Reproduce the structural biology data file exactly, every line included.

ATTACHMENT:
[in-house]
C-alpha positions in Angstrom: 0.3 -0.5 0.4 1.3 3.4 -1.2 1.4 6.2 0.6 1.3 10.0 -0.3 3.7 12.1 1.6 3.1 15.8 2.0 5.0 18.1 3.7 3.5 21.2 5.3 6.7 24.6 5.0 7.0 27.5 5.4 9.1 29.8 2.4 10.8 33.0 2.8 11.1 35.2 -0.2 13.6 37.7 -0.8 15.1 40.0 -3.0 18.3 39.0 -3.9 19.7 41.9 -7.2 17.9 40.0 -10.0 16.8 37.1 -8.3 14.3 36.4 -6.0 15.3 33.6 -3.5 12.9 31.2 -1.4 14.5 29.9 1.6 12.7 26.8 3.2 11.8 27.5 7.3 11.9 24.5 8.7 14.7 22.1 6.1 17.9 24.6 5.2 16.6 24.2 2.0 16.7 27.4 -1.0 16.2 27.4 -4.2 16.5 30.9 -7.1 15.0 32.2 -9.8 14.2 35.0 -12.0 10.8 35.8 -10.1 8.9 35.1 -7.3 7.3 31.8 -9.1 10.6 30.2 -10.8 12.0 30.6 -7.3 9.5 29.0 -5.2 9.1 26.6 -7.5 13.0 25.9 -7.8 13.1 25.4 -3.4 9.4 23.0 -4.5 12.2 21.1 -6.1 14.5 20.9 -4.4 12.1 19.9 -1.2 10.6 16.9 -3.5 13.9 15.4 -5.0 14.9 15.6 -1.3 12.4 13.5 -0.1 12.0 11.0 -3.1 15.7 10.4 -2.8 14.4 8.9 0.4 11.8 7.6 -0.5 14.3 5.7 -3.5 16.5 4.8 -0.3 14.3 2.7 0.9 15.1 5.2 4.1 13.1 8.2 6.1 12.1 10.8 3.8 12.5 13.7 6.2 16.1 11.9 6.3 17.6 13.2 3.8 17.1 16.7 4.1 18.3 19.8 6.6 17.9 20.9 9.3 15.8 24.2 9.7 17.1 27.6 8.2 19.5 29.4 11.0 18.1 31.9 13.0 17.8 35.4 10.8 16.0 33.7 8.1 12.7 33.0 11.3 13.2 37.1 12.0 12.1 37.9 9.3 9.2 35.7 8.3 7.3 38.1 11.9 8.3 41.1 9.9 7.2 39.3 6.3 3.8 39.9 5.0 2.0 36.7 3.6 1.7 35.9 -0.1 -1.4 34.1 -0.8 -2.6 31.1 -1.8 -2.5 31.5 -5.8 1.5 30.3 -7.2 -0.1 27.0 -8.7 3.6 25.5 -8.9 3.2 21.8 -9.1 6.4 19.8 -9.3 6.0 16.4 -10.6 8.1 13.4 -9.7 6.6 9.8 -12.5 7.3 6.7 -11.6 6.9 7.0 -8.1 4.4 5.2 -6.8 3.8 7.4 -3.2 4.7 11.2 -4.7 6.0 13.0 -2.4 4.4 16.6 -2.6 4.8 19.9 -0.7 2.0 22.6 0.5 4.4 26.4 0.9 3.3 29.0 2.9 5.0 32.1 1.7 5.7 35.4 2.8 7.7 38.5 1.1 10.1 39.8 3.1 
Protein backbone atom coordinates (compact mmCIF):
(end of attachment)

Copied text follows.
[in-house]
C-alpha positions in Angstrom: 0.3 -0.5 0.4 1.3 3.4 -1.2 1.4 6.2 0.6 1.3 10.0 -0.3 3.7 12.1 1.6 3.1 15.8 2.0 5.0 18.1 3.7 3.5 21.2 5.3 6.7 24.6 5.0 7.0 27.5 5.4 9.1 29.8 2.4 10.8 33.0 2.8 11.1 35.2 -0.2 13.6 37.7 -0.8 15.1 40.0 -3.0 18.3 39.0 -3.9 19.7 41.9 -7.2 17.9 40.0 -10.0 16.8 37.1 -8.3 14.3 36.4 -6.0 15.3 33.6 -3.5 12.9 31.2 -1.4 14.5 29.9 1.6 12.7 26.8 3.2 11.8 27.5 7.3 11.9 24.5 8.7 14.7 22.1 6.1 17.9 24.6 5.2 16.6 24.2 2.0 16.7 27.4 -1.0 16.2 27.4 -4.2 16.5 30.9 -7.1 15.0 32.2 -9.8 14.2 35.0 -12.0 10.8 35.8 -10.1 8.9 35.1 -7.3 7.3 31.8 -9.1 10.6 30.2 -10.8 12.0 30.6 -7.3 9.5 29.0 -5.2 9.1 26.6 -7.5 13.0 25.9 -7.8 13.1 25.4 -3.4 9.4 23.0 -4.5 12.2 21.1 -6.1 14.5 20.9 -4.4 12.1 19.9 -1.2 10.6 16.9 -3.5 13.9 15.4 -5.0 14.9 15.6 -1.3 12.4 13.5 -0.1 12.0 11.0 -3.1 15.7 10.4 -2.8 14.4 8.9 0.4 11.8 7.6 -0.5 14.3 5.7 -3.5 16.5 4.8 -0.3 14.3 2.7 0.9 15.1 5.2 4.1 13.1 8.2 6.1 12.1 10.8 3.8 12.5 13.7 6.2 16.1 11.9 6.3 17.6 13.2 3.8 17.1 16.7 4.1 18.3 19.8 6.6 17.9 20.9 9.3 15.8 24.2 9.7 17.1 27.6 8.2 19.5 29.4 11.0 18.1 31.9 13.0 17.8 35.4 10.8 16.0 33.7 8.1 12.7 33.0 11.3 13.2 37.1 12.0 12.1 37.9 9.3 9.2 35.7 8.3 7.3 38.1 11.9 8.3 41.1 9.9 7.2 39.3 6.3 3.8 39.9 5.0 2.0 36.7 3.6 1.7 35.9 -0.1 -1.4 34.1 -0.8 -2.6 31.1 -1.8 -2.5 31.5 -5.8 1.5 30.3 -7.2 -0.1 27.0 -8.7 3.6 25.5 -8.9 3.2 21.8 -9.1 6.4 19.8 -9.3 6.0 16.4 -10.6 8.1 13.4 -9.7 6.6 9.8 -12.5 7.3 6.7 -11.6 6.9 7.0 -8.1 4.4 5.2 -6.8 3.8 7.4 -3.2 4.7 11.2 -4.7 6.0 13.0 -2.4 4.4 16.6 -2.6 4.8 19.9 -0.7 2.0 22.6 0.5 4.4 26.4 0.9 3.3 29.0 2.9 5.0 32.1 1.7 5.7 35.4 2.8 7.7 38.5 1.1 10.1 39.8 3.1 
Protein backbone atom coordinates (compact mmCIF):